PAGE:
<to be continued>


Cherokee Wins Heisman

December 15, 2008

Recently a question was raised on this blog about American Indian leadership in athletics. Saturday’s action by the Downtown Athletic Club to award the Heisman Trophy to Sam Bradford may spread this discussion to a broader audience. The Oklahoma University quarterback, being 1/16th Cherokee, is enrolled in the tribe. Last year an ESPN announcer was unintentionally humorous when he stated that Bradford was “certified Cherokee.” The announcer was cut some slack because the enrollment process is very complicated.

Sam’s great-great-grandmother, Susie Walkingstick, was full-blood Cherokee. His father, former OU lineman Kent Bradford, is 1/8th blood Cherokee. It is appropriate that this Heisman winner plays for Oklahoma University because Oklahoma has the largest American Indian population of any state. Fellow Oklahoman Sac & Fox Jim Thorpe did not win the Heisman because that award wasn’t initiated until 1935 when the University of Chicago’s Jay Berwanger became the first recipient of the trophy with the famous pose. Jim Plunkett, being Mexican-American, was probably the first person with significant quantities of Indian blood to win the Heisman when he was named in 1970. Since then, it hasn’t been close. Not even fellow Cherokee Sonny Sixkiller who played quarterback for the Washington Huskies two decades later contended seriously.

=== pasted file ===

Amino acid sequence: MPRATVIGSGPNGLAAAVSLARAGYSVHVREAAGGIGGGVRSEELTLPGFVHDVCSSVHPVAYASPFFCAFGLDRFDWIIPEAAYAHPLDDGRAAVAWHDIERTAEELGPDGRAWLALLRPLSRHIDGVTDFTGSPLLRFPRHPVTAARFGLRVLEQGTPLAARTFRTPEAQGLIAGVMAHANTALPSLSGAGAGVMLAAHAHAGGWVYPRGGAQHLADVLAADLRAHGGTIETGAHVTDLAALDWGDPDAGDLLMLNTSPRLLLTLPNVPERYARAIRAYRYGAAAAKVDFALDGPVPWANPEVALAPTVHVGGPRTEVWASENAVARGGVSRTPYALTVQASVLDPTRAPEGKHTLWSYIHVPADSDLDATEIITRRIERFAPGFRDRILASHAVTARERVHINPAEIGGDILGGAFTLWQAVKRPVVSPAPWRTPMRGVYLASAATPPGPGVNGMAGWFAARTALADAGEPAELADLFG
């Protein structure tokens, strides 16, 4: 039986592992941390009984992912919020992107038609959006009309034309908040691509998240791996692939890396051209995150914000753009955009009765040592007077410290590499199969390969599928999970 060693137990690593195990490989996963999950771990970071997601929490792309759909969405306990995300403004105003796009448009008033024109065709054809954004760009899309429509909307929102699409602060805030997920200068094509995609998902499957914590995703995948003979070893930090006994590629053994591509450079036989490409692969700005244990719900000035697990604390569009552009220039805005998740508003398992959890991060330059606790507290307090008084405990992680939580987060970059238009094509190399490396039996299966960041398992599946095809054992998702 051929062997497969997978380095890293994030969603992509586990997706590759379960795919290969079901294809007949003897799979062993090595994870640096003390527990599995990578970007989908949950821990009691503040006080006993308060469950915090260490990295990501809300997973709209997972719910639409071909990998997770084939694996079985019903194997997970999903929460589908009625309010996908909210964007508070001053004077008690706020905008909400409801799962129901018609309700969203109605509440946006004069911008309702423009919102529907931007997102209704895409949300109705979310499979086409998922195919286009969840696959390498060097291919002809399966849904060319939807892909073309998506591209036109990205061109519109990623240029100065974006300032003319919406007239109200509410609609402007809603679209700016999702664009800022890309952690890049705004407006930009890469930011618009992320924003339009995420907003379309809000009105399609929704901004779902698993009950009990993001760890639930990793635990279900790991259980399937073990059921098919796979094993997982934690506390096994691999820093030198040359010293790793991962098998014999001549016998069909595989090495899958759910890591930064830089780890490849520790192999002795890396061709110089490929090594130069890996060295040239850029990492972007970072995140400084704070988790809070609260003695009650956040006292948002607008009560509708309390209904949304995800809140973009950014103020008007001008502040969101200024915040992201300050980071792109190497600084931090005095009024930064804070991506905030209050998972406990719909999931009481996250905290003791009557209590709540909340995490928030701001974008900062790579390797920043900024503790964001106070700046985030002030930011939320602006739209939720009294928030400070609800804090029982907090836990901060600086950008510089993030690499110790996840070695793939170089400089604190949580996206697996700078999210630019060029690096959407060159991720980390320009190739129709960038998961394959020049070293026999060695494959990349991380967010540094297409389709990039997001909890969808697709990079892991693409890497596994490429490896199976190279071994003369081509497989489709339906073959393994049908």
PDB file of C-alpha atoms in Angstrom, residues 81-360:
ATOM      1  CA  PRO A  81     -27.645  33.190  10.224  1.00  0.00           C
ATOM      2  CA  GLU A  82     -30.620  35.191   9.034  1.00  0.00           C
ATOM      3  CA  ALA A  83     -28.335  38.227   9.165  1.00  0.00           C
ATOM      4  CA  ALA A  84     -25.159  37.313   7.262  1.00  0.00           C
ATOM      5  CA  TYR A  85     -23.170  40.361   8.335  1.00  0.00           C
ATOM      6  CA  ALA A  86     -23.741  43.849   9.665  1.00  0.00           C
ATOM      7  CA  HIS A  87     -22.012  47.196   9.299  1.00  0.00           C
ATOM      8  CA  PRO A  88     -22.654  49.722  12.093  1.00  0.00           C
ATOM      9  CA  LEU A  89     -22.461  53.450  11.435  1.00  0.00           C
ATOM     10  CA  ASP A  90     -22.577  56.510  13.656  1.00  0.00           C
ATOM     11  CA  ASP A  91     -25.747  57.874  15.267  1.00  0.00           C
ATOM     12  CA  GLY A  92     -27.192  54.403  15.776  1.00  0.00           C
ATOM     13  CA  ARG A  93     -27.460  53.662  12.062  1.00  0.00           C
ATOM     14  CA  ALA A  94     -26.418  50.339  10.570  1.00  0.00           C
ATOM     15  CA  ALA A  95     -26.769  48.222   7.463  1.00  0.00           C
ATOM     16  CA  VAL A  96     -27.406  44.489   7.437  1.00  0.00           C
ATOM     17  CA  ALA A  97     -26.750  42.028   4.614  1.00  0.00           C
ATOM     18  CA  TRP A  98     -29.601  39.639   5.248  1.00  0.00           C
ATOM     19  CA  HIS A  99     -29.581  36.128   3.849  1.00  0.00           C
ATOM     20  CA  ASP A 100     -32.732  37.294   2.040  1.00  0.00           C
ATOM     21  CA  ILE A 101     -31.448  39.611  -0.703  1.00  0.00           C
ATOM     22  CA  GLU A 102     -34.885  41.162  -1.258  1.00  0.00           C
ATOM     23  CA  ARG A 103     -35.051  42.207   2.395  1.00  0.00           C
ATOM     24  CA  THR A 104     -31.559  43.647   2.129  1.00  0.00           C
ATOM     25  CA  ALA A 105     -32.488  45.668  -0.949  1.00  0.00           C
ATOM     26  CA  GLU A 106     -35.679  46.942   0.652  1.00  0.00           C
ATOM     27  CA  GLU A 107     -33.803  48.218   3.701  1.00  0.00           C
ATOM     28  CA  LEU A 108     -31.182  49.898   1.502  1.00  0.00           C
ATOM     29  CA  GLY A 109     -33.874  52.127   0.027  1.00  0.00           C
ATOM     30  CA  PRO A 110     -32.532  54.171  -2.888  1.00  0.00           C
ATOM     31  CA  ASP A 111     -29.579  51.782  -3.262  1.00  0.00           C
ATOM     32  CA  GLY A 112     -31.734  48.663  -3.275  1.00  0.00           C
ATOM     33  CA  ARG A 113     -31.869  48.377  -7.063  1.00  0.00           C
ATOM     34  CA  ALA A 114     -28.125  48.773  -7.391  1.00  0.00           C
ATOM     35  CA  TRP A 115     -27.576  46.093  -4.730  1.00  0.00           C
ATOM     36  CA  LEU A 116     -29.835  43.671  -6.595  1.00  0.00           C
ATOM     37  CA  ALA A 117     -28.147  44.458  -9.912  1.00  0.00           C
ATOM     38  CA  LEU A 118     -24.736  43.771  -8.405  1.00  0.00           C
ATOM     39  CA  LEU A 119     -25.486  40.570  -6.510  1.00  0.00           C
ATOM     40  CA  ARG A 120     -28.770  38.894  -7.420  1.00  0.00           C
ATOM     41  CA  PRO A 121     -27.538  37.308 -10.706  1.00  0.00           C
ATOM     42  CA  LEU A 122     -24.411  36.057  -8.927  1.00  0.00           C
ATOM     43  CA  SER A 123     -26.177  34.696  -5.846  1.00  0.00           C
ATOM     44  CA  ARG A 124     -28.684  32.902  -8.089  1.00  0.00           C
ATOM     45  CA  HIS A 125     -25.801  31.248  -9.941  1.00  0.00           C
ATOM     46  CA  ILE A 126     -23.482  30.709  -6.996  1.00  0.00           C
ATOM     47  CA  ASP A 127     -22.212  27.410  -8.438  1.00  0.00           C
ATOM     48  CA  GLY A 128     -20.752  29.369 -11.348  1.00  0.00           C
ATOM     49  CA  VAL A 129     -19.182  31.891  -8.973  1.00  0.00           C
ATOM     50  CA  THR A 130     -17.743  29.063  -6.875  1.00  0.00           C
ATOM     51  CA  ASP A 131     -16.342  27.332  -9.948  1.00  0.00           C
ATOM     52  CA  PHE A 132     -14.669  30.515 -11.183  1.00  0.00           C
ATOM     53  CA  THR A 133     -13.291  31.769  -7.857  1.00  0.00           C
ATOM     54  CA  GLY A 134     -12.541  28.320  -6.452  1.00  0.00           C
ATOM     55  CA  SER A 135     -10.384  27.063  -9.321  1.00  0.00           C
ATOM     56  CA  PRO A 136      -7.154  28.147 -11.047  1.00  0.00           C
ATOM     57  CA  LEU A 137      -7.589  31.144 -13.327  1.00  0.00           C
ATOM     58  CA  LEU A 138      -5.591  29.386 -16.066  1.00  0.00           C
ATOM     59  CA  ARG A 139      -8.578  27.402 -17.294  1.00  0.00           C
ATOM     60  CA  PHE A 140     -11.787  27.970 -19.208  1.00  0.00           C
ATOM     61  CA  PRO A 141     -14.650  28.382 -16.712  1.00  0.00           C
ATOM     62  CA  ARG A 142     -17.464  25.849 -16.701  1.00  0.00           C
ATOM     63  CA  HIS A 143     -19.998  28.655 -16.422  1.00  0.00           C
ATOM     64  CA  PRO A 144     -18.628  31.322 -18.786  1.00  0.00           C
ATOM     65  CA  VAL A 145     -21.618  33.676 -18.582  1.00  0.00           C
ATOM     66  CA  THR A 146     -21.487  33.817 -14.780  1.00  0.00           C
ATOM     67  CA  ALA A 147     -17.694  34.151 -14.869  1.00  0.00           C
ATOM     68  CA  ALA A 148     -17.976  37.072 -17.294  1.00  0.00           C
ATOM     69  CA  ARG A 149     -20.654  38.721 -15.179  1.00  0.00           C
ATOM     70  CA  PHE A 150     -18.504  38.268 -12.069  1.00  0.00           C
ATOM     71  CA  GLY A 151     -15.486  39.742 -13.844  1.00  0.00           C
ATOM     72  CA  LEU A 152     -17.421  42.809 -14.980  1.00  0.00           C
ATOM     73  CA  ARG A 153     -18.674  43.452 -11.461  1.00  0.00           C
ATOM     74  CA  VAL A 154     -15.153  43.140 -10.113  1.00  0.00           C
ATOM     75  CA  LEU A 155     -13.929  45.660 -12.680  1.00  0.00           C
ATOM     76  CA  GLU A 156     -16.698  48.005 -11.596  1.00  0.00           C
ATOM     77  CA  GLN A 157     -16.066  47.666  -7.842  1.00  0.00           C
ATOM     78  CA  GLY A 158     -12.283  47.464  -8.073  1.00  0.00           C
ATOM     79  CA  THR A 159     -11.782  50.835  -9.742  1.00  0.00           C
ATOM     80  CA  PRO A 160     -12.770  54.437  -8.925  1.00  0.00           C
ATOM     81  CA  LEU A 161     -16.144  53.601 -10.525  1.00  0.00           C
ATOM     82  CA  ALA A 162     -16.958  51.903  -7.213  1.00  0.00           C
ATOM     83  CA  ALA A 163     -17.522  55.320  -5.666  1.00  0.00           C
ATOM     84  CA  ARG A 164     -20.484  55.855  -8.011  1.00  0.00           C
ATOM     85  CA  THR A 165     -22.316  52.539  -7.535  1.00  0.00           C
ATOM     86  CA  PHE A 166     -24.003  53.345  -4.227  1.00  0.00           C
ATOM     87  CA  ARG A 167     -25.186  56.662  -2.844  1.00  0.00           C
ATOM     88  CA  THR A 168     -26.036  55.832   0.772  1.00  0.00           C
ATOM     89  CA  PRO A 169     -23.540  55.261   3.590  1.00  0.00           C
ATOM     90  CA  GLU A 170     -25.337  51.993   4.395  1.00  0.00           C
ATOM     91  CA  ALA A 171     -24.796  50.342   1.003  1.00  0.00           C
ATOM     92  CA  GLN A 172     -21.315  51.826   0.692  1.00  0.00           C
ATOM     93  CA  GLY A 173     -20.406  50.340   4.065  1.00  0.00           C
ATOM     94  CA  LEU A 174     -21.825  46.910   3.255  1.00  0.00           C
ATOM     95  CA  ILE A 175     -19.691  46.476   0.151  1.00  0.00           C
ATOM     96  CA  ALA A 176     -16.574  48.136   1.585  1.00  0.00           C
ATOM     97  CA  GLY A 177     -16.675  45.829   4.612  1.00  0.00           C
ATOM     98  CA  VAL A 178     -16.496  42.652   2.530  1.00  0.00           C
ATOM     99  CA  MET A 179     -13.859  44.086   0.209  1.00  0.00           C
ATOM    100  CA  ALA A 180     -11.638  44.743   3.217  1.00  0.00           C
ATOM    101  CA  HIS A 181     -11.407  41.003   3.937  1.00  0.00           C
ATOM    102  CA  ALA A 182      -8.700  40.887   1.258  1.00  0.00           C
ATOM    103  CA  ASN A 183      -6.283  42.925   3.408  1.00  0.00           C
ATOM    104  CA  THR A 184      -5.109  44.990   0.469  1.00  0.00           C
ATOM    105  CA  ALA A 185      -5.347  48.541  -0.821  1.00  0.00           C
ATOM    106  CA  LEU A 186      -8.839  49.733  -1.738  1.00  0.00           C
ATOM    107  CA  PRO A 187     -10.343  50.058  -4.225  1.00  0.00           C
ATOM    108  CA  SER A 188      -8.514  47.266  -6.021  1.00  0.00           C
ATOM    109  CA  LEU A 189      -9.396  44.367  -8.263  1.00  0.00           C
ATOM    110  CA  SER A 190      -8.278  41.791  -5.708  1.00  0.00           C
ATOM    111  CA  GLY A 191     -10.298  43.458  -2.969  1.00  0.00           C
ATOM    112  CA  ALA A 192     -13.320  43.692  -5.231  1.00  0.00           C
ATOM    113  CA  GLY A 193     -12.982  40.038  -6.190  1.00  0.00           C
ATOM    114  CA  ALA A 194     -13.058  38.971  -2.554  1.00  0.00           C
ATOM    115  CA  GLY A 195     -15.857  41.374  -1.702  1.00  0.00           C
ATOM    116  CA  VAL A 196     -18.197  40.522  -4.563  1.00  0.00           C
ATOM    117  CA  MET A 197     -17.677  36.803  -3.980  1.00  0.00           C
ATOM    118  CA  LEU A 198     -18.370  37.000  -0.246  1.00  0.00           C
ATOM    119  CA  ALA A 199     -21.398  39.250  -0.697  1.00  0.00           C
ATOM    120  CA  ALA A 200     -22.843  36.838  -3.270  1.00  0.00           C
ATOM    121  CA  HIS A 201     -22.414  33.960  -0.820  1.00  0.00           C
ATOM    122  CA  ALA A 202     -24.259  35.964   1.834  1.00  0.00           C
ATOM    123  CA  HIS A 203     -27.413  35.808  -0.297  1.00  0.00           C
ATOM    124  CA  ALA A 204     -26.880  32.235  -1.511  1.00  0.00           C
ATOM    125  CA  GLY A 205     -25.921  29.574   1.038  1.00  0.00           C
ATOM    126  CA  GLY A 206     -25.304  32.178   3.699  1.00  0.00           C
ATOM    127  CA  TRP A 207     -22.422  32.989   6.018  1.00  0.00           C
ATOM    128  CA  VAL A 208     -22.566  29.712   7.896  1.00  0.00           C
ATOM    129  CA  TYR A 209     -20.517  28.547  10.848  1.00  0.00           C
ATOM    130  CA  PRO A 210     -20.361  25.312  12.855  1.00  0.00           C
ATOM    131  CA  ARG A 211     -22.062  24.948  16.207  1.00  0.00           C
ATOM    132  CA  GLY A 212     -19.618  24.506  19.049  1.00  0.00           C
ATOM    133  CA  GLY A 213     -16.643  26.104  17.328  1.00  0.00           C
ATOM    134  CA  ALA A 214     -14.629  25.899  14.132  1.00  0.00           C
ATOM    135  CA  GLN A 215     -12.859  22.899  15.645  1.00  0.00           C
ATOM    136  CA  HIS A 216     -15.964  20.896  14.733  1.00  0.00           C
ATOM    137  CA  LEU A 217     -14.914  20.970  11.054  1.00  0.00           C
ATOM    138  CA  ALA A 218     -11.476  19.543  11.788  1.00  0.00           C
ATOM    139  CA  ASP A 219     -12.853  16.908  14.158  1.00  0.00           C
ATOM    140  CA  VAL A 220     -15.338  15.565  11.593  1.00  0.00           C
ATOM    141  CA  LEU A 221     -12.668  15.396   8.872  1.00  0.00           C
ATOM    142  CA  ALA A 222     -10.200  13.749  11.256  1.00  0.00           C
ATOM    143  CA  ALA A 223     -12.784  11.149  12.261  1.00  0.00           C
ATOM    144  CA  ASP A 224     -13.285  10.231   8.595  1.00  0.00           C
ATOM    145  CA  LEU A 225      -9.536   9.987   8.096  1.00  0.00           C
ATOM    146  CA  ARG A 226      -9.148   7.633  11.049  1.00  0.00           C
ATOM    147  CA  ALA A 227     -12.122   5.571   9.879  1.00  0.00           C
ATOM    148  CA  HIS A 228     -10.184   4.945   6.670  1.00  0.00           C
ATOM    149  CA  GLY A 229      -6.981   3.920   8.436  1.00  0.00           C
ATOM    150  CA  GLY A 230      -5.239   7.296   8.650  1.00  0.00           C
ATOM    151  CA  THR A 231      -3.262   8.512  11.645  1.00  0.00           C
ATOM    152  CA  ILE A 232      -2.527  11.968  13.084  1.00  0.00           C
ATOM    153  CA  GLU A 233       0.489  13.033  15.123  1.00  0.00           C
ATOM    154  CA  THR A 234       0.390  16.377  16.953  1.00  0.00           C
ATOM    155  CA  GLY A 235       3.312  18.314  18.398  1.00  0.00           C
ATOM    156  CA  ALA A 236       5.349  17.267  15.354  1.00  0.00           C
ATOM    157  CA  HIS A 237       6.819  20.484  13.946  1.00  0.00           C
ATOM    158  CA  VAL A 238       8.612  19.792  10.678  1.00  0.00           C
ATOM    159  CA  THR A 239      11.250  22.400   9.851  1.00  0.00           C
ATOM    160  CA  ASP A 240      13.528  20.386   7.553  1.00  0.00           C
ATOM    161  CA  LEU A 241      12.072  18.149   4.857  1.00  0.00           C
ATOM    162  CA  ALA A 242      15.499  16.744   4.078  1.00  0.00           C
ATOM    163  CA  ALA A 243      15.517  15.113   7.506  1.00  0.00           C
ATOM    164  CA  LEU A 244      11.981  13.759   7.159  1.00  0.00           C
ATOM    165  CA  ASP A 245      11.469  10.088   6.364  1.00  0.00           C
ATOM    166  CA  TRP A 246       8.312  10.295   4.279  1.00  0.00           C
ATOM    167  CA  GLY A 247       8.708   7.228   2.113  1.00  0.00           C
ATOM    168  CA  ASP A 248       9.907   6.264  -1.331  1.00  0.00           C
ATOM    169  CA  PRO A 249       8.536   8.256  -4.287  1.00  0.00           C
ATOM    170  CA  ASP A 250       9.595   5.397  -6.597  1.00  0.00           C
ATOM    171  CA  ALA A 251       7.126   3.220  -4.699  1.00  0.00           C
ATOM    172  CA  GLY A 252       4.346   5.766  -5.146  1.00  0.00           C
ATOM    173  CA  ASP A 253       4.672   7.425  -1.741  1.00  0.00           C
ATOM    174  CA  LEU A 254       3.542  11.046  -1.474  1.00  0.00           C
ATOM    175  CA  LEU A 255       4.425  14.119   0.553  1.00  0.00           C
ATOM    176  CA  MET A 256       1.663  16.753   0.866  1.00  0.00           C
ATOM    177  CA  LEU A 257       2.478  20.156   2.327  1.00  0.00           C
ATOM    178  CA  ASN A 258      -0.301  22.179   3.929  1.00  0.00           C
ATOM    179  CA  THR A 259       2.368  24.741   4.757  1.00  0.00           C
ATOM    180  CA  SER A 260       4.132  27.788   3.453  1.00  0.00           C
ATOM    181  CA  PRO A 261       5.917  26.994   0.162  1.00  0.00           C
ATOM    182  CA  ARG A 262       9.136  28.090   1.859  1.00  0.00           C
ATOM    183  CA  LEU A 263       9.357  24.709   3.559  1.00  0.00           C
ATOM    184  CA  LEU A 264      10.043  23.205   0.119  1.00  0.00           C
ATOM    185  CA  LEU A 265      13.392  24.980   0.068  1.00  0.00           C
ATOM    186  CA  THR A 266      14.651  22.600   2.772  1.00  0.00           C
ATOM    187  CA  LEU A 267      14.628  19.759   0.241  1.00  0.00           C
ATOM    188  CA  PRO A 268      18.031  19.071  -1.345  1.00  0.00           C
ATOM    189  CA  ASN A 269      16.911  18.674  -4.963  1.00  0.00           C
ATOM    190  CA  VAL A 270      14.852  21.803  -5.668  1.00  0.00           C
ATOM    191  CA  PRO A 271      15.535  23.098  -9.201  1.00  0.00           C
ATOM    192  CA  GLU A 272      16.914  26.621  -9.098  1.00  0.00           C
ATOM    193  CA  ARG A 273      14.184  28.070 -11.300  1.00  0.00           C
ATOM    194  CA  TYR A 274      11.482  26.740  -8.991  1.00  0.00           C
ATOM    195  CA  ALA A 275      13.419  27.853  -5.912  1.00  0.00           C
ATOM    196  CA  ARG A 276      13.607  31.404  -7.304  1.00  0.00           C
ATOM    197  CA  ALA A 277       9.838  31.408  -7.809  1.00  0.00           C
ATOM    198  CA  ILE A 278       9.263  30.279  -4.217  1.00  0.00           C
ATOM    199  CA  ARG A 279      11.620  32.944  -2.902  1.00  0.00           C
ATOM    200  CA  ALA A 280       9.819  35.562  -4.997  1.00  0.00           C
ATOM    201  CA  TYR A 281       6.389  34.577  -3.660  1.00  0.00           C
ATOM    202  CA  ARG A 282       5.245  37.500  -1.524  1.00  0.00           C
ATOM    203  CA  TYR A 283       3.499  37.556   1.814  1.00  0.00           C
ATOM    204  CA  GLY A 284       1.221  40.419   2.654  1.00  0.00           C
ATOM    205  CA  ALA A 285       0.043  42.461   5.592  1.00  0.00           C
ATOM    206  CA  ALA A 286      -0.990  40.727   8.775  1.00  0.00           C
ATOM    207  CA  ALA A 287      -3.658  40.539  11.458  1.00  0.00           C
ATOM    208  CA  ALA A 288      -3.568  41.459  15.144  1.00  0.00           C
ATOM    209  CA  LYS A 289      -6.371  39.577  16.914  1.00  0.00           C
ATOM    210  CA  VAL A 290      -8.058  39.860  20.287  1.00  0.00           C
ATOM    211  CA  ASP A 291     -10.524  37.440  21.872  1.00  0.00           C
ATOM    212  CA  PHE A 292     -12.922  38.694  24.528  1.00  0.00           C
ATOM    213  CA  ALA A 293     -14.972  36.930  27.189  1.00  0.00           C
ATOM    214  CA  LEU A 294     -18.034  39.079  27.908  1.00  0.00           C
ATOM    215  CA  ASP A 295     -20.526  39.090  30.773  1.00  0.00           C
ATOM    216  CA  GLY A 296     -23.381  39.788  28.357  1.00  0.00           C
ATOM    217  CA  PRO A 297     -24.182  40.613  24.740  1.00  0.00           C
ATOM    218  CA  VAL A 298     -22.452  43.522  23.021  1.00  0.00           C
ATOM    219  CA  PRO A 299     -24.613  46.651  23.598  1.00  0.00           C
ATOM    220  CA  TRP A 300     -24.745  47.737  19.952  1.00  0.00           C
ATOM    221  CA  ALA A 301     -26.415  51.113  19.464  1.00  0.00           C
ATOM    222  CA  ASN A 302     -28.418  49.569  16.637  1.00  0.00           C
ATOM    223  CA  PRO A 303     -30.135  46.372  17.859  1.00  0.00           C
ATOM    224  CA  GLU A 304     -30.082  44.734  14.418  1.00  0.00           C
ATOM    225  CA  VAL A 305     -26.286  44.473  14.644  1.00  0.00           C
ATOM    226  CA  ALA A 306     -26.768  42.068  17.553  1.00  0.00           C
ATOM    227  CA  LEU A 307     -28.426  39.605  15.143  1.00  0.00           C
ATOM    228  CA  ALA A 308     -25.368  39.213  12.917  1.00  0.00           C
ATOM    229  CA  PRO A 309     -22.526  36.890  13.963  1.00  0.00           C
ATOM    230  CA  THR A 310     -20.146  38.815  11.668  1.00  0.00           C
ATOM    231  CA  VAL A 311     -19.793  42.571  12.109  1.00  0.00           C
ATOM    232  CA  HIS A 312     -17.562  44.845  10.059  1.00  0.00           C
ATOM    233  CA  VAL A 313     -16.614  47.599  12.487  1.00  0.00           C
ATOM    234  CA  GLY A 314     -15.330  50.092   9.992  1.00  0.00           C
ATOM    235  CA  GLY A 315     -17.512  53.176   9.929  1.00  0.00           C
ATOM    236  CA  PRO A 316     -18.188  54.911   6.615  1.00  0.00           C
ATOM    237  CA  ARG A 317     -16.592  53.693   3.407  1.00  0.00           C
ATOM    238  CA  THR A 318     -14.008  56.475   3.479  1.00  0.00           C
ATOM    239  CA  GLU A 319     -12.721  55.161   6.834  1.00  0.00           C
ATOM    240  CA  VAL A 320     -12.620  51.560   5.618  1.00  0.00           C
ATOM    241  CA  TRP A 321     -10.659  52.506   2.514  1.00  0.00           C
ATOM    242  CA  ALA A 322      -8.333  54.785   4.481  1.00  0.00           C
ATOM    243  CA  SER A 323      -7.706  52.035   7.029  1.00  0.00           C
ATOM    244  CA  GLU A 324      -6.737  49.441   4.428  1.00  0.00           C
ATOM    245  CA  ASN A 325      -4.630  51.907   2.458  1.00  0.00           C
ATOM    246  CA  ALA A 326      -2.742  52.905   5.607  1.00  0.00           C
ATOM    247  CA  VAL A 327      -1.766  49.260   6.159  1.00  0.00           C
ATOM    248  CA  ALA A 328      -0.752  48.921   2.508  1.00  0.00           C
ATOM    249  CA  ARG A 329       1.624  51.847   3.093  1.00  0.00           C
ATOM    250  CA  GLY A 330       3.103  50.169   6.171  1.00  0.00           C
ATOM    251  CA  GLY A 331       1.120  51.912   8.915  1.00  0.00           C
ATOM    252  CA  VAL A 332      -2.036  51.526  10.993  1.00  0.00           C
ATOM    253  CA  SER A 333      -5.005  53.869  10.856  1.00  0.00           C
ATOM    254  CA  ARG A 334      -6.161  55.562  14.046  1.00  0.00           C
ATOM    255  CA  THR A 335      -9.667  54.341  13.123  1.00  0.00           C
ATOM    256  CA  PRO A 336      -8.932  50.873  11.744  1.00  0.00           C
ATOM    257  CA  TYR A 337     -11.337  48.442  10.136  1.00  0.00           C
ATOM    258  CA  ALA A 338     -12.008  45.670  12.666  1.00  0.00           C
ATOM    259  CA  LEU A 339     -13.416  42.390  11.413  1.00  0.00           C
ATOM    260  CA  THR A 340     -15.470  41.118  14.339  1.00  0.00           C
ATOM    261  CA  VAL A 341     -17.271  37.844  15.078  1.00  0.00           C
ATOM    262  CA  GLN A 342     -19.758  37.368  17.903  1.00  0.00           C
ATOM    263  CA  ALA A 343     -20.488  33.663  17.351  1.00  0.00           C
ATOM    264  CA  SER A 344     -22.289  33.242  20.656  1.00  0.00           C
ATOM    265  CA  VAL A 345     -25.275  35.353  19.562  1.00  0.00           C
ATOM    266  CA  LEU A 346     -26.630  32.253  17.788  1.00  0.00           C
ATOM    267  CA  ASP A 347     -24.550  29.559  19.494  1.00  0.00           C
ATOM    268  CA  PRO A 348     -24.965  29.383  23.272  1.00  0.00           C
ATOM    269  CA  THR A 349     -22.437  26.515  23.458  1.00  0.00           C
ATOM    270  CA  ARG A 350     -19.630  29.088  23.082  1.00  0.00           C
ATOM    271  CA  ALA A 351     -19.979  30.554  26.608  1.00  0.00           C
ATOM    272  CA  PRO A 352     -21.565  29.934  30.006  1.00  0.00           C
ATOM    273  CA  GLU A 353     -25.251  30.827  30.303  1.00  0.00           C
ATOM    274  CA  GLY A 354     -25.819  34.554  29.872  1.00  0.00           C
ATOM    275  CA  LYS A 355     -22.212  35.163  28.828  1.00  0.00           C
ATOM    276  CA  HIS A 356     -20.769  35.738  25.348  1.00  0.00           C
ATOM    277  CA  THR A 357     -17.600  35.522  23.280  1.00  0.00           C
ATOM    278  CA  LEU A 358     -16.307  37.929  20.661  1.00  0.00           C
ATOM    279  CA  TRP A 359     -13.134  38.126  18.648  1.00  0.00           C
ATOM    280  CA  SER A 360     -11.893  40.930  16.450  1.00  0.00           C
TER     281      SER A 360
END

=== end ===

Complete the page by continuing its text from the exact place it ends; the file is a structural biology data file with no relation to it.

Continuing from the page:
A USA Today cover story discusses the impact Bradford’s candidacy has already had on Indian children. Like Sixkiller, Bradford did not live on a reservation and grew up with little exposure to his Cherokee heritage. Anadarko, OK was home for College Football Hall of Famer Albert Exendine, star end at Carlisle. Anadarko is also the town in which Exendine, in the summer of 1911, encouraged Jim Thorpe to return to Carlisle. Alongside this history exists Riverside Indian School, a place where one would expect football to thrive. But that hasn’t been the case. Riverside dropped football a few years ago but, due to Bradford’s inspiration, fielded a team this year. Forty boys came out for the team – not bad for a school that has only 400 students who range in age from 4th grade to high school. The Braves only won one game but this was their inaugural season. The important question is: Are they running the single-wing?